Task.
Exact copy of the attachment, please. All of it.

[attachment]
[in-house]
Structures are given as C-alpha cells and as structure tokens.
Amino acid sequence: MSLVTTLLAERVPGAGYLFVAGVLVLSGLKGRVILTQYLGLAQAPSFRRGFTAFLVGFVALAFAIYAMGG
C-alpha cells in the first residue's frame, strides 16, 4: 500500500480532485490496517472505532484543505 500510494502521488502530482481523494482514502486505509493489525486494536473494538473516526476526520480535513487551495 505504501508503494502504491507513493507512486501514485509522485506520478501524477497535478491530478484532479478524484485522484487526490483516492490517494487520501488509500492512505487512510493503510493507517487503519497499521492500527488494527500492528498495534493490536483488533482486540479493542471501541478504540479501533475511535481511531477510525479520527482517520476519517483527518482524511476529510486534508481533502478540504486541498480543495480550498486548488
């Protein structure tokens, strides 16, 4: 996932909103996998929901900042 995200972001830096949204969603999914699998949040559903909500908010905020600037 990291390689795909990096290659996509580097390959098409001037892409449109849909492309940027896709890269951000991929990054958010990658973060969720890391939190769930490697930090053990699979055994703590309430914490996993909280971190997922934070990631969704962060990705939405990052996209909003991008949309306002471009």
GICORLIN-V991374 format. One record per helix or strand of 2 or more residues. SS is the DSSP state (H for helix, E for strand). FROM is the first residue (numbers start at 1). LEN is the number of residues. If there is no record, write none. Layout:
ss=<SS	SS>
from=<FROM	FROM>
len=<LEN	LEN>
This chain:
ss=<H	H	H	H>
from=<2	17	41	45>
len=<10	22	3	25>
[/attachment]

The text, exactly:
[in-house]
Structures are given as C-alpha cells and as structure tokens.
Amino acid sequence: MSLVTTLLAERVPGAGYLFVAGVLVLSGLKGRVILTQYLGLAQAPSFRRGFTAFLVGFVALAFAIYAMGG
C-alpha cells in the first residue's frame, strides 16, 4: 500500500480532485490496517472505532484543505 500510494502521488502530482481523494482514502486505509493489525486494536473494538473516526476526520480535513487551495 505504501508503494502504491507513493507512486501514485509522485506520478501524477497535478491530478484532479478524484485522484487526490483516492490517494487520501488509500492512505487512510493503510493507517487503519497499521492500527488494527500492528498495534493490536483488533482486540479493542471501541478504540479501533475511535481511531477510525479520527482517520476519517483527518482524511476529510486534508481533502478540504486541498480543495480550498486548488
């Protein structure tokens, strides 16, 4: 996932909103996998929901900042 995200972001830096949204969603999914699998949040559903909500908010905020600037 990291390689795909990096290659996509580097390959098409001037892409449109849909492309940027896709890269951000991929990054958010990658973060969720890391939190769930490697930090053990699979055994703590309430914490996993909280971190997922934070990631969704962060990705939405990052996209909003991008949309306002471009």
GICORLIN-V991374 format. One record per helix or strand of 2 or more residues. SS is the DSSP state (H for helix, E for strand). FROM is the first residue (numbers start at 1). LEN is the number of residues. If there is no record, write none. Layout:
ss=<SS	SS>
from=<FROM	FROM>
len=<LEN	LEN>
This chain:
ss=<H	H	H	H>
from=<2	17	41	45>
len=<10	22	3	25>